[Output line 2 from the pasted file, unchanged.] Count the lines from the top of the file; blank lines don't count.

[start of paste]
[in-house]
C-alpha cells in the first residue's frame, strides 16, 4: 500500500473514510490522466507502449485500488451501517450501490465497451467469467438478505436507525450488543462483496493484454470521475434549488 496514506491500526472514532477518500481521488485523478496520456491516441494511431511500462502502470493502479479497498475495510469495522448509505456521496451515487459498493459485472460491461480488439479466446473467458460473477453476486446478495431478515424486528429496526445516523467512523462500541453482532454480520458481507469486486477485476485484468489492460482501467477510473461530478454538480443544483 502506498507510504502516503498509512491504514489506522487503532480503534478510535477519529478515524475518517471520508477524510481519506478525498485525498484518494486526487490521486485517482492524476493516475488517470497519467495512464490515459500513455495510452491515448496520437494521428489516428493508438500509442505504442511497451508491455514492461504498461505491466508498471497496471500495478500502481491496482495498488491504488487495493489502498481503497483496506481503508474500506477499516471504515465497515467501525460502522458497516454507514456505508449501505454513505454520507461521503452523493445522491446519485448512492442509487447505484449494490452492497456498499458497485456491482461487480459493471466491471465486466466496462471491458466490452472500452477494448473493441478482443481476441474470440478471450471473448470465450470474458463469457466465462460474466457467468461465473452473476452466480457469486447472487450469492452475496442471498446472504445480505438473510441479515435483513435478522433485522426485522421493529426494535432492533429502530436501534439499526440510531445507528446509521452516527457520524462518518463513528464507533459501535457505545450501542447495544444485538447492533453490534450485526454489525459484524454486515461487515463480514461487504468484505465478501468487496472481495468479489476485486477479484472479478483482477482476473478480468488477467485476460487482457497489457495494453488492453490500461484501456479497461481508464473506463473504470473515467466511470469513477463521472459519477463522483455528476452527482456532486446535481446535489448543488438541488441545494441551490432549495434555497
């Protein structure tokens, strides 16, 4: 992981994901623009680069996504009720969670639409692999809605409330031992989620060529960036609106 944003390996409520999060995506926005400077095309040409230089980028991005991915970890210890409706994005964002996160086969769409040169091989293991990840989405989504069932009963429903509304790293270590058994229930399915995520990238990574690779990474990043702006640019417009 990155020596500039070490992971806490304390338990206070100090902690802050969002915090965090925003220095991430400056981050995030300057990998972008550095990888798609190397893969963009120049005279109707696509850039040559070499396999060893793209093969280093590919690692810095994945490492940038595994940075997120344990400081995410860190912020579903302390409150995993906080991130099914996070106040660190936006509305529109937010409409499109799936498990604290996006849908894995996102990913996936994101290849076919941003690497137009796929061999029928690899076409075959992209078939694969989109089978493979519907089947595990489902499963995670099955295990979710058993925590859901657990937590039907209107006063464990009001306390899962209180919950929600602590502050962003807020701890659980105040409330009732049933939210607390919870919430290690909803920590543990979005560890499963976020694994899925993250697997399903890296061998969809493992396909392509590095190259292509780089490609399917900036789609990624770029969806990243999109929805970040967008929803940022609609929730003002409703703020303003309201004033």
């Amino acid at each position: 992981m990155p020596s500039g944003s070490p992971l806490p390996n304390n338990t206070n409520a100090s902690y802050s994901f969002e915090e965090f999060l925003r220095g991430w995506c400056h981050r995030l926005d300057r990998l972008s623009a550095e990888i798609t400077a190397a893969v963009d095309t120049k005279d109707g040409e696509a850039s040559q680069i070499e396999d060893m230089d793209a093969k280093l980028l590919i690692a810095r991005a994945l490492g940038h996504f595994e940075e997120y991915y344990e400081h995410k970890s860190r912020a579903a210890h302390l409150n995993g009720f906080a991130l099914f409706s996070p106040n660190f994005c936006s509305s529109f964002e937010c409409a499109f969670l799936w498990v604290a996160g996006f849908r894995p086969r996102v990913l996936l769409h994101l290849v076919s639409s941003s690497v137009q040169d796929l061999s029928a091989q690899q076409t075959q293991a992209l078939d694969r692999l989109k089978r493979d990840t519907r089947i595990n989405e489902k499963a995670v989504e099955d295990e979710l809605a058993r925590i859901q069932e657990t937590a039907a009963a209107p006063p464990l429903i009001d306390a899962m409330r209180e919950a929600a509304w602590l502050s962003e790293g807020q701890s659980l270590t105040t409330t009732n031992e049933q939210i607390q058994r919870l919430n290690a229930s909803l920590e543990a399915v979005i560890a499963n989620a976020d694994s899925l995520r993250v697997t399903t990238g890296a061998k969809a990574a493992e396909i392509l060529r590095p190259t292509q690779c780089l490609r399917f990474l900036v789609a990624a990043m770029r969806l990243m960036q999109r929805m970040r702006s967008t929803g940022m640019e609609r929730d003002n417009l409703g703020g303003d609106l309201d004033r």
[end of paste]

C-alpha cells in the first residue's frame, strides 16, 4: 500500500473514510490522466507502449485500488451501517450501490465497451467469467438478505436507525450488543462483496493484454470521475434549488 496514506491500526472514532477518500481521488485523478496520456491516441494511431511500462502502470493502479479497498475495510469495522448509505456521496451515487459498493459485472460491461480488439479466446473467458460473477453476486446478495431478515424486528429496526445516523467512523462500541453482532454480520458481507469486486477485476485484468489492460482501467477510473461530478454538480443544483 502506498507510504502516503498509512491504514489506522487503532480503534478510535477519529478515524475518517471520508477524510481519506478525498485525498484518494486526487490521486485517482492524476493516475488517470497519467495512464490515459500513455495510452491515448496520437494521428489516428493508438500509442505504442511497451508491455514492461504498461505491466508498471497496471500495478500502481491496482495498488491504488487495493489502498481503497483496506481503508474500506477499516471504515465497515467501525460502522458497516454507514456505508449501505454513505454520507461521503452523493445522491446519485448512492442509487447505484449494490452492497456498499458497485456491482461487480459493471466491471465486466466496462471491458466490452472500452477494448473493441478482443481476441474470440478471450471473448470465450470474458463469457466465462460474466457467468461465473452473476452466480457469486447472487450469492452475496442471498446472504445480505438473510441479515435483513435478522433485522426485522421493529426494535432492533429502530436501534439499526440510531445507528446509521452516527457520524462518518463513528464507533459501535457505545450501542447495544444485538447492533453490534450485526454489525459484524454486515461487515463480514461487504468484505465478501468487496472481495468479489476485486477479484472479478483482477482476473478480468488477467485476460487482457497489457495494453488492453490500461484501456479497461481508464473506463473504470473515467466511470469513477463521472459519477463522483455528476452527482456532486446535481446535489448543488438541488441545494441551490432549495434555497